Thus the ideal of creation discovers its limit in a playground circumscribed by a pen. Bulletstorm is simply not designed with enough openness to account for the unforeseeable, in a way that perhaps Scribblenauts is. Certainly, this is due in part to the limited horizon of the game world which proceeds by its relatively simple components: grab, kick, shoot, in conjunction with the environs of burn, shock, melt, fall, chop. Perhaps if the creator is felt a little empty, missing that color which would achieve just the right contrast, it is due to this calculable limitation. That being said, Bulletstorm presents enough sublimity in its playground to keep any artist occupied for at least one time through its course. Whether it achieves what Grayson proclaims it does, however, might belong to the eye of the beholder.
On the one hand, King Arthur II: The Role-Playing Wargame is brilliantly conceived, has a compelling role-play component, and displays a wonderful aesthetic. On the other hand, the real-time strategic battles don't function properly, the engine is finicky, and despite the beautiful broad brush strokes there isn't much content or complexity below the skin. To be sure, King Arthur II has many problems – so much so that at times the whole thing becomes far too tedious and bothersome. However, if a player can stomach the bad, there is a surprising level of rewarding experience to be had here.
Developed by Neocore Games and produced by Paradox Interactive, King Arthur II sequels King Arthur (2004, PS2) and King Arthur: Fallen Champions (2011, PC). It has multiple modes of gameplay, namely real-time combat juxtaposed to a semi-strategic overland management. The later is composed of diplomacy, research into lore, and troop movement. In a way the game resembles the Total War series, though with a fairly robust role-playing element layered into the management section. Heroes, like generals, gain experience and learn new skills, but can also be assigned fiefdoms which depending on their development add significant boosts to their army. Troops also level up, with gained statistical (numbers) increases and perks. Troops can be recruited once you have possession of a town or landmark from which they can be cultivated, the towns able to be upgraded and developed in the winter season (in which no troop movement is possible) for bonuses as fiefdoms. On top of that, players can craft new weapons and equipable items at special forges from loot that you collect through battle and role-playing missions, which can buff heroes exponentially.
Guiding the player through the experience is a poorly communicated narrative which sets tasks for the primary hero, William Pendragon, son of the ailing King Arthur, and other special heroes the player recruits rather further into the game. The overarching narrative is unfortunately very shallow, positing significant events with little context or attention to delivery. As such, it mostly stands as a framework with which to guide the player through the game. The overland play is not 'open world' per se, as only by following through the missions does the player progress, with very few exceptions. Diplomacy offers a little spice to overland management, as depending on certain factors you can gain alliances with smaller kingdoms which grant different opportunities, from the financial to the militaristic. Of course, you can always forgo diplomacy and just run all the other kings out if you like. Interaction with other kingdoms and the occasional random enemy troop suffice for what isn't scripted in the game.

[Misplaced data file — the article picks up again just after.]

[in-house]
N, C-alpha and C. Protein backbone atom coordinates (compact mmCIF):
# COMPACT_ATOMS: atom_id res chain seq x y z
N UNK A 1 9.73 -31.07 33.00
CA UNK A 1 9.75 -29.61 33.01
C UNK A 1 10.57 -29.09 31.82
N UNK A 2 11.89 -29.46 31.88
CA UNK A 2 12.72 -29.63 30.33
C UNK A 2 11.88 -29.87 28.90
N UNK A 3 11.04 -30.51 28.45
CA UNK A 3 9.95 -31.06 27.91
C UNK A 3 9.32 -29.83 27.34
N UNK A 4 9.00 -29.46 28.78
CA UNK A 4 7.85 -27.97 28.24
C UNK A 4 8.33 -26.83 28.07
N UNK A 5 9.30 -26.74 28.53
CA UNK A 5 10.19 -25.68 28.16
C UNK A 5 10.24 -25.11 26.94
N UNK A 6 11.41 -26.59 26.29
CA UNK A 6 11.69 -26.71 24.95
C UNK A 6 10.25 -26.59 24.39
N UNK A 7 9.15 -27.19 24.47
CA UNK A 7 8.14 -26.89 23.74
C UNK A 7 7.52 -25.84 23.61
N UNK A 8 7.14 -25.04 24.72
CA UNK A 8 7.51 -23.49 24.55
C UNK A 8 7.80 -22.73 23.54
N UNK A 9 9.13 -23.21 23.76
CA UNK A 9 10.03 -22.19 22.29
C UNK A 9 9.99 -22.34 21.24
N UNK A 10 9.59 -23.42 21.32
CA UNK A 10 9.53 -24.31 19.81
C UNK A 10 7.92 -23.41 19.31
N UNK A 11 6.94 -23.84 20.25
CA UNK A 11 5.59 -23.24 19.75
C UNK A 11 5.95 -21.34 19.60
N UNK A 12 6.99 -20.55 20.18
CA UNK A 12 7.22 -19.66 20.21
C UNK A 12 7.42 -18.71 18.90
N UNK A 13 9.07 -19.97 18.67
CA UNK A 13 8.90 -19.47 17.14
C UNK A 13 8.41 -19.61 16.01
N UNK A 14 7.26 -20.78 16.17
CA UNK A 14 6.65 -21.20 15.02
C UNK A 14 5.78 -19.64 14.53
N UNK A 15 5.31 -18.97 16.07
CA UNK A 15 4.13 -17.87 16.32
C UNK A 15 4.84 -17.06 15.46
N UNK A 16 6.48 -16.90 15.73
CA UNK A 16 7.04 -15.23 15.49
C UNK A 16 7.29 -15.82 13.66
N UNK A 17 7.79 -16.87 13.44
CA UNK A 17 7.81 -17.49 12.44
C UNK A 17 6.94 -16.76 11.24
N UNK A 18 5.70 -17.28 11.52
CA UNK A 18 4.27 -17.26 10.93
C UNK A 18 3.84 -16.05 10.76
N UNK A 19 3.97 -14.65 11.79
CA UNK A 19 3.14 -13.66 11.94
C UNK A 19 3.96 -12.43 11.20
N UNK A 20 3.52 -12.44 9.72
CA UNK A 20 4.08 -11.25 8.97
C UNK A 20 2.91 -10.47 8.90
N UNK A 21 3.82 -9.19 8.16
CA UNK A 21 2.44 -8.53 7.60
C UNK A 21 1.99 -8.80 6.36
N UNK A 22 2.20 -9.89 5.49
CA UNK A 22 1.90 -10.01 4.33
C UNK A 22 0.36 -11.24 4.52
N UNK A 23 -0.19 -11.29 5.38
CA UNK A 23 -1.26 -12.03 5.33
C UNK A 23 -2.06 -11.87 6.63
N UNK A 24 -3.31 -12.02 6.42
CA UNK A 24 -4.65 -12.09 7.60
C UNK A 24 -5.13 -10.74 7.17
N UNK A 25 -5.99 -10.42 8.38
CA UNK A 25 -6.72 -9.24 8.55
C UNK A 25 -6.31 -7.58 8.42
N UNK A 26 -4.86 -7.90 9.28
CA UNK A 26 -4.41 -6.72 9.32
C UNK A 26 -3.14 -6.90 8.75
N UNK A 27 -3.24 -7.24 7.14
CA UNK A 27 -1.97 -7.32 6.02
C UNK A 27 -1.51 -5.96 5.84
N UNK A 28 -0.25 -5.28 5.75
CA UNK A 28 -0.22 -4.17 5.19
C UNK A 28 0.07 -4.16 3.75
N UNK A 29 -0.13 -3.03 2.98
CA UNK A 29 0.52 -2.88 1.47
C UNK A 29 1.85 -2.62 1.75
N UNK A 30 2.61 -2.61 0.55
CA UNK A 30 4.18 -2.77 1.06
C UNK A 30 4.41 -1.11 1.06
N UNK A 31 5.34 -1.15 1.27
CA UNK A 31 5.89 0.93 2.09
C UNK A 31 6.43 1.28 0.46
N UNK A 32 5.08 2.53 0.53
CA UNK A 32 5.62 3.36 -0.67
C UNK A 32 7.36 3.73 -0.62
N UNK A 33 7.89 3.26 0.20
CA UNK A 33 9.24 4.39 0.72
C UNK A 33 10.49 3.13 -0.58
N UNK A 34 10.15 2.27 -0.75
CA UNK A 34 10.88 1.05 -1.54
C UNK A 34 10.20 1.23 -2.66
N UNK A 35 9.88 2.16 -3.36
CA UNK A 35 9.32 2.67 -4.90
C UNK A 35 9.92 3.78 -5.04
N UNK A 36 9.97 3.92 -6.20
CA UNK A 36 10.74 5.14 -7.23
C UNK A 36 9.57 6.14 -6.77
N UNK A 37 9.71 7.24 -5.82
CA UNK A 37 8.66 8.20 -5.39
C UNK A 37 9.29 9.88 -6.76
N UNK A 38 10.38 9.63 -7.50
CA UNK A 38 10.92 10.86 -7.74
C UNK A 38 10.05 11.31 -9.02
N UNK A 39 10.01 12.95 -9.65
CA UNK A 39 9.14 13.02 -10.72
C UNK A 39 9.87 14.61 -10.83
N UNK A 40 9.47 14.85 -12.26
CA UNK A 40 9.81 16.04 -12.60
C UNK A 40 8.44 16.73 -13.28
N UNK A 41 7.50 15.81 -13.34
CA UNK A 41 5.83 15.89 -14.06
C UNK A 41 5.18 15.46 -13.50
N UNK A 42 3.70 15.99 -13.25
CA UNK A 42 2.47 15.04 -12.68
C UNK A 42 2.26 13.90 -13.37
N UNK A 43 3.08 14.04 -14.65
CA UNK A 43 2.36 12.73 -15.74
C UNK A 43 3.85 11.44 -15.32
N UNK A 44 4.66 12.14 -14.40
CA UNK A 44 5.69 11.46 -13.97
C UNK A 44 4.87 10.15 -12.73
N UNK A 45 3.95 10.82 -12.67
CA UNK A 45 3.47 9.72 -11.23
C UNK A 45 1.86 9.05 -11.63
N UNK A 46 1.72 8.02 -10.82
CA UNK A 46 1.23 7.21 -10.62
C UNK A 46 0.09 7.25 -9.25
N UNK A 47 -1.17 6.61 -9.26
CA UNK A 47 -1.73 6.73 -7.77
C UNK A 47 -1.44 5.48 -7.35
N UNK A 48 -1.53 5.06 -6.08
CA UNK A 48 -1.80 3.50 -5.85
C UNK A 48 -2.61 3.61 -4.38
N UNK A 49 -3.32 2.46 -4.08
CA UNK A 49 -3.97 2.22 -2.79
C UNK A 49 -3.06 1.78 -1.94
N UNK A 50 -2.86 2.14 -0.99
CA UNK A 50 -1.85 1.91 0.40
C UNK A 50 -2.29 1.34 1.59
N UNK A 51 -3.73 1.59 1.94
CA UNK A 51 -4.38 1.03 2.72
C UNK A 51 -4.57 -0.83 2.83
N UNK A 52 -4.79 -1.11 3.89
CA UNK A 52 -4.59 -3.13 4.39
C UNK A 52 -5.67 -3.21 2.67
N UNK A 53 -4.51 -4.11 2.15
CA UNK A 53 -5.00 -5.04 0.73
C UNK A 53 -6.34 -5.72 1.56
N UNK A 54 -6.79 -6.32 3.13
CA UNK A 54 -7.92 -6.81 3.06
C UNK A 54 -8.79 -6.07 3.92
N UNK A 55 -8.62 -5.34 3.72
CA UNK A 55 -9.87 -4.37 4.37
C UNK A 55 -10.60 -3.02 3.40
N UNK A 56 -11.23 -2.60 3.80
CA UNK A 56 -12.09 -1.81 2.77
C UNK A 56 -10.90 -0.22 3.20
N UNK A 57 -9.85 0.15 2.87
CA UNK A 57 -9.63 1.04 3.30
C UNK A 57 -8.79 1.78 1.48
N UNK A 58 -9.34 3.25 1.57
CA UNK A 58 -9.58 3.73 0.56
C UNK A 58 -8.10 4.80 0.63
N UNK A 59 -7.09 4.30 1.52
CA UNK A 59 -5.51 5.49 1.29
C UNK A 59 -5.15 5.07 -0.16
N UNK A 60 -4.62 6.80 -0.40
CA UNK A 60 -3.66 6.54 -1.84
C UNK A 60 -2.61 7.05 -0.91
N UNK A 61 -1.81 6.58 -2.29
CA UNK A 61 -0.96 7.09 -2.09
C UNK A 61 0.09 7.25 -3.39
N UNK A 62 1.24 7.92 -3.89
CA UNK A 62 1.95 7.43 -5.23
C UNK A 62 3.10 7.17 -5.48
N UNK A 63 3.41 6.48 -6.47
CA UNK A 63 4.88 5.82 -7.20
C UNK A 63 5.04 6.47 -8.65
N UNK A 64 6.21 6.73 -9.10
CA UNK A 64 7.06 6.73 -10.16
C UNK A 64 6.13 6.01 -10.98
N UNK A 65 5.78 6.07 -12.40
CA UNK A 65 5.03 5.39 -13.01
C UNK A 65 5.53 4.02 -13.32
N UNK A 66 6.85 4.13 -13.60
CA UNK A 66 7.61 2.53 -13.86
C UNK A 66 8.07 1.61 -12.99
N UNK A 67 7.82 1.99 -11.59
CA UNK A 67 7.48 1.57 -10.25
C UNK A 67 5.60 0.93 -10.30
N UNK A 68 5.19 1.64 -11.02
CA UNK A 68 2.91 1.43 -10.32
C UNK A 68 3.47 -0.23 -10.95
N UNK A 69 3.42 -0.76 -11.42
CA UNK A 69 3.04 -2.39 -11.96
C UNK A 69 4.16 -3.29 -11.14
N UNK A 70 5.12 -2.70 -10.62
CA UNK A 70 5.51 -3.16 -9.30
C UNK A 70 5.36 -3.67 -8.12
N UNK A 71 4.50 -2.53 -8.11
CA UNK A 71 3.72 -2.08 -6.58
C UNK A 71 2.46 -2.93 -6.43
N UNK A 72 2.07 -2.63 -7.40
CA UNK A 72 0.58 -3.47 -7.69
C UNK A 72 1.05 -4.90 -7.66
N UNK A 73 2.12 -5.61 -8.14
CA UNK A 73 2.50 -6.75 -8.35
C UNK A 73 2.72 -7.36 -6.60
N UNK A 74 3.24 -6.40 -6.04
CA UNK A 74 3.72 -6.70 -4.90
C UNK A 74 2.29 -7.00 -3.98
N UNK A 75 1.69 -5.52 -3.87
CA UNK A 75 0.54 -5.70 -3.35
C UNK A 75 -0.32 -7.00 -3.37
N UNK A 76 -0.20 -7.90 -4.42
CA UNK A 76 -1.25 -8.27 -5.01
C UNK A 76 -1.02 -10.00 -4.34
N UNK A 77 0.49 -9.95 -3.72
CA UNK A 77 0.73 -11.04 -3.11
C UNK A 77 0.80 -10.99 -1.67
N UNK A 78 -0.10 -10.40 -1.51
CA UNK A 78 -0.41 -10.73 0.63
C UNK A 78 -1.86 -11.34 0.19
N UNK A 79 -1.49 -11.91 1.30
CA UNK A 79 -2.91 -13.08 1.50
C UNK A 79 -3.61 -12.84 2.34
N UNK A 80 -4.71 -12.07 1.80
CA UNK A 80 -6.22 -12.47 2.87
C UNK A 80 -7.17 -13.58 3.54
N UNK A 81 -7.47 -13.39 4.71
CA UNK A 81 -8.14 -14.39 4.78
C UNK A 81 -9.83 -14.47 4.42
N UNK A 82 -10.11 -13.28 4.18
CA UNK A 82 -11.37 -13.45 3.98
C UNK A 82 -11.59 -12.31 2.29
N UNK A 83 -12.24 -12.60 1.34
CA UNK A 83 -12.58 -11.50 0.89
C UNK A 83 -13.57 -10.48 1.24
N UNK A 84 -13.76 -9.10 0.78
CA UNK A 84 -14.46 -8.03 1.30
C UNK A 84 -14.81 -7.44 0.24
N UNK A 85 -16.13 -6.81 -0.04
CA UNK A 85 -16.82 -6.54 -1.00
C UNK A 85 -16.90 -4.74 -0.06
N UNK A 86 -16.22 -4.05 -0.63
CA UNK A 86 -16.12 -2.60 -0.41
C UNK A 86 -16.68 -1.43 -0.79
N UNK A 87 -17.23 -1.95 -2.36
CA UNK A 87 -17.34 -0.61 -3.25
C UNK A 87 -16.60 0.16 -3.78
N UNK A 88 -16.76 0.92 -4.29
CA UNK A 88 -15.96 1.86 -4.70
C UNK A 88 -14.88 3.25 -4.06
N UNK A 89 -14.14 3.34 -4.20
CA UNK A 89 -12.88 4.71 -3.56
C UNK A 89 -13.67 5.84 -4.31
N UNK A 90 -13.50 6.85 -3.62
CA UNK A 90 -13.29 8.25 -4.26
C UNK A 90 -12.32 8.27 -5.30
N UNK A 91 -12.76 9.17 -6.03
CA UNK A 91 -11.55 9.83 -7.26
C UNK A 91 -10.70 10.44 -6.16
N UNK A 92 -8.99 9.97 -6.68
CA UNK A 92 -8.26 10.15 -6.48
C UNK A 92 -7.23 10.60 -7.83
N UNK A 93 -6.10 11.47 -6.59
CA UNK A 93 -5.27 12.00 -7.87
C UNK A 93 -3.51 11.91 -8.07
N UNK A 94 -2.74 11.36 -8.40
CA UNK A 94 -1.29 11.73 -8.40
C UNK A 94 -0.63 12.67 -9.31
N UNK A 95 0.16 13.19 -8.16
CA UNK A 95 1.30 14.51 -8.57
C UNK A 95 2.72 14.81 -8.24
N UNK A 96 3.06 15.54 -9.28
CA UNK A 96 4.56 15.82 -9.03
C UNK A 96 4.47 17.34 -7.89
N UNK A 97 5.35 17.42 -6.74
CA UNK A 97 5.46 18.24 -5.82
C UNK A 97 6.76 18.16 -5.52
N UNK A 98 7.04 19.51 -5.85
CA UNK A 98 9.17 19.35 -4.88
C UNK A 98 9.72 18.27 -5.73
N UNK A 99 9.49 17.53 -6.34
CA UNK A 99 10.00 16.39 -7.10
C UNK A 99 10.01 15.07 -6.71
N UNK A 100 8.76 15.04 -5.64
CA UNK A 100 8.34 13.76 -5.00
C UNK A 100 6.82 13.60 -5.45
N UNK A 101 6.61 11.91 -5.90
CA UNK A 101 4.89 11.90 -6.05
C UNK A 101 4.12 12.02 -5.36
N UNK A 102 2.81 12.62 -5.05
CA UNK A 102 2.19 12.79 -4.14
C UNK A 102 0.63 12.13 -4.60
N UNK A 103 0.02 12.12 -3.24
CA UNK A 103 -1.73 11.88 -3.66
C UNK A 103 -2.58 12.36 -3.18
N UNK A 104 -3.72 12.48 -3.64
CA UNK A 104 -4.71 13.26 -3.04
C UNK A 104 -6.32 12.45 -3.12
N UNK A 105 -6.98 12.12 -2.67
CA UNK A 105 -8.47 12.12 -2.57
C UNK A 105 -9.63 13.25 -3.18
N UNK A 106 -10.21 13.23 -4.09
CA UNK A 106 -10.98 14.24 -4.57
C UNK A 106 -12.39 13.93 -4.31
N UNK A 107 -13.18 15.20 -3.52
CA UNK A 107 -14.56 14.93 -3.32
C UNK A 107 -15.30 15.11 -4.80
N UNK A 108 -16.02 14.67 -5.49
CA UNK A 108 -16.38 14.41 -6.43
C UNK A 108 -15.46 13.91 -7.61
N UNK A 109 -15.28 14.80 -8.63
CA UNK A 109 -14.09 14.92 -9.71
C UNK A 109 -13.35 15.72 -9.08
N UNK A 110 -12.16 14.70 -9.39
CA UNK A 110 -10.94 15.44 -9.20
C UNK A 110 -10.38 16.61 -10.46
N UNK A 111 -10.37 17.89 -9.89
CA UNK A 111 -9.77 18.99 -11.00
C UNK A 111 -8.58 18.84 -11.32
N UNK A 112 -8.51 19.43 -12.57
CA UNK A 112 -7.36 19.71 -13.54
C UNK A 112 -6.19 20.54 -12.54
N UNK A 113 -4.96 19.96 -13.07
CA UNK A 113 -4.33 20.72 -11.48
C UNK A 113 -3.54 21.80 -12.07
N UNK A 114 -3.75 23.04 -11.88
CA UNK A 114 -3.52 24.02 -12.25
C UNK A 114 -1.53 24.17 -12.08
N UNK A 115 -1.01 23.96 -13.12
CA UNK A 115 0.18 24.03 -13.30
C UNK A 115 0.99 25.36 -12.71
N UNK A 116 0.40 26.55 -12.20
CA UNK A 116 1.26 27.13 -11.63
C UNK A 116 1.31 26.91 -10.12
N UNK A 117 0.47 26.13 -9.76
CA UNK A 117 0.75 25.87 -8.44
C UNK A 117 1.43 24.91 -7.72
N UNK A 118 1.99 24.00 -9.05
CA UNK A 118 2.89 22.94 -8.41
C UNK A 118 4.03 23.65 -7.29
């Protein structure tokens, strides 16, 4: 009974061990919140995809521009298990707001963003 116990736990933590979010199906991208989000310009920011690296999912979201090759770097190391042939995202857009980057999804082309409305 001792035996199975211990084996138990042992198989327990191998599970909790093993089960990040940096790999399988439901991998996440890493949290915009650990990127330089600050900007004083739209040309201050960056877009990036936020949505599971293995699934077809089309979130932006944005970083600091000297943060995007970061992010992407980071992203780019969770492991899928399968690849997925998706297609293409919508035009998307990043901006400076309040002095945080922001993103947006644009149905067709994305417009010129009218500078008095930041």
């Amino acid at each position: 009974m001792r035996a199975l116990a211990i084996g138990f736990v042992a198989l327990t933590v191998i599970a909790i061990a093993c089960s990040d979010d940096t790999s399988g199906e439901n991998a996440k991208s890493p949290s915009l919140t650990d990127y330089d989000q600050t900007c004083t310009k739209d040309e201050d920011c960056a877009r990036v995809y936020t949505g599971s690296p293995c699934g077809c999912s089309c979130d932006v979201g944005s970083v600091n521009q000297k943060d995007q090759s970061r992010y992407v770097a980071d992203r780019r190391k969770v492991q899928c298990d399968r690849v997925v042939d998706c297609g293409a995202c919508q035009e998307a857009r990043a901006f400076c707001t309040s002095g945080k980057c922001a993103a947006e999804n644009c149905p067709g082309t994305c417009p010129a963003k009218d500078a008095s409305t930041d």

The best part of King Arthur II is most definitely the missions themselves. Though they're not without fault, they present an interesting storytelling twist on top of a compelling reward system. Though a few consist only of battles, and some simply the possibility of one, by far the majority of missions the player engages in pertain to the unfolding of the, albeit very weak, plot. Yes, you will encounter some of the fabled heroes of legend, but they're too shallow to sympathize with. It isn't the plot which is compelling; rather it is the Choose Your Own Adventure st*yle of the missions as they unfold. Circumstances lead to decisions which in turn divide into further decisions and consequences. For instance, when William Pendragon enters London, a whole host of possibilities open up from government overthrow, backroom dealing, and cordial diplomacy, each of which has its own minute complexities. While unfortunately these events give little context for what a character might do, who to trust, or general motivations, that doesn't stop them from being surprisingly engaging. What replaces context (which ought give some motivation or momentum) is the desire to gain specific bonuses towards your 'morality', possibilities for expansion, financial gain, and military assistance among others. The morality system is also original, composed of four quadrants granting bonuses via right/tyranny and Old Gods/Christian God. The consequences of mission decisions often turn on a possible reward which is instantly practical: troops, cash, or power. In a real sense, these are the core narratives of King Arthur II; the Arthurian plot be damned.